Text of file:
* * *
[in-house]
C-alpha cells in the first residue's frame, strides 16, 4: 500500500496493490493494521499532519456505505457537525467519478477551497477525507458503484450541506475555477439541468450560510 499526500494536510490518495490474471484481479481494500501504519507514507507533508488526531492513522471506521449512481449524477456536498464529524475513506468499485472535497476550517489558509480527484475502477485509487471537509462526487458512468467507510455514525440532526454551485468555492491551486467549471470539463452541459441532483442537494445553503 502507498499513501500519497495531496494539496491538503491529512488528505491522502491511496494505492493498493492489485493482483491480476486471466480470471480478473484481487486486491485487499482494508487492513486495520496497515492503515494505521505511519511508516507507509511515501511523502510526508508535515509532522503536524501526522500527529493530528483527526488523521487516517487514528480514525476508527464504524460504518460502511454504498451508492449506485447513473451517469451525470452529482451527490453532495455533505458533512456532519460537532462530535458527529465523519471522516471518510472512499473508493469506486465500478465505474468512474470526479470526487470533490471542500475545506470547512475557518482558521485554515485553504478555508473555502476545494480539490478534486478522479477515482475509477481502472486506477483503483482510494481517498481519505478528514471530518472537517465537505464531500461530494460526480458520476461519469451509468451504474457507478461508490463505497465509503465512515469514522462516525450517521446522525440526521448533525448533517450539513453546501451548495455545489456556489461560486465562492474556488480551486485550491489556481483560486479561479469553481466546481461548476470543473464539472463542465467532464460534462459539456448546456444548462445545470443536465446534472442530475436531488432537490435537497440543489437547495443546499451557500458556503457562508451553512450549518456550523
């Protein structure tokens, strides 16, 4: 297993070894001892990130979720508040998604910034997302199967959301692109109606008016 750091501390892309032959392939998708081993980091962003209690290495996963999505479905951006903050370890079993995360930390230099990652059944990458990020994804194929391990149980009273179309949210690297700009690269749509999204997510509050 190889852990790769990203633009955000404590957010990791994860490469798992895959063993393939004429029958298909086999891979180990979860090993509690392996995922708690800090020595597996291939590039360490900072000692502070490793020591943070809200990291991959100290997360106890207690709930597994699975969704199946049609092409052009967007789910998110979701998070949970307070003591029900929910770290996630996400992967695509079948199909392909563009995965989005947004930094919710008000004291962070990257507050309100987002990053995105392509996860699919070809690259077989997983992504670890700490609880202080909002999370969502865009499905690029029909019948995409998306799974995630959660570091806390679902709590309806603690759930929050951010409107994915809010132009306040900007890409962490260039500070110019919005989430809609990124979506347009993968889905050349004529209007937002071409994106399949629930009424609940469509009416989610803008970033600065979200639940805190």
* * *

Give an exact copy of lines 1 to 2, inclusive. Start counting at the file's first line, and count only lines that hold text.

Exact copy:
[in-house]
C-alpha cells in the first residue's frame, strides 16, 4: 500500500496493490493494521499532519456505505457537525467519478477551497477525507458503484450541506475555477439541468450560510 499526500494536510490518495490474471484481479481494500501504519507514507507533508488526531492513522471506521449512481449524477456536498464529524475513506468499485472535497476550517489558509480527484475502477485509487471537509462526487458512468467507510455514525440532526454551485468555492491551486467549471470539463452541459441532483442537494445553503 502507498499513501500519497495531496494539496491538503491529512488528505491522502491511496494505492493498493492489485493482483491480476486471466480470471480478473484481487486486491485487499482494508487492513486495520496497515492503515494505521505511519511508516507507509511515501511523502510526508508535515509532522503536524501526522500527529493530528483527526488523521487516517487514528480514525476508527464504524460504518460502511454504498451508492449506485447513473451517469451525470452529482451527490453532495455533505458533512456532519460537532462530535458527529465523519471522516471518510472512499473508493469506486465500478465505474468512474470526479470526487470533490471542500475545506470547512475557518482558521485554515485553504478555508473555502476545494480539490478534486478522479477515482475509477481502472486506477483503483482510494481517498481519505478528514471530518472537517465537505464531500461530494460526480458520476461519469451509468451504474457507478461508490463505497465509503465512515469514522462516525450517521446522525440526521448533525448533517450539513453546501451548495455545489456556489461560486465562492474556488480551486485550491489556481483560486479561479469553481466546481461548476470543473464539472463542465467532464460534462459539456448546456444548462445545470443536465446534472442530475436531488432537490435537497440543489437547495443546499451557500458556503457562508451553512450549518456550523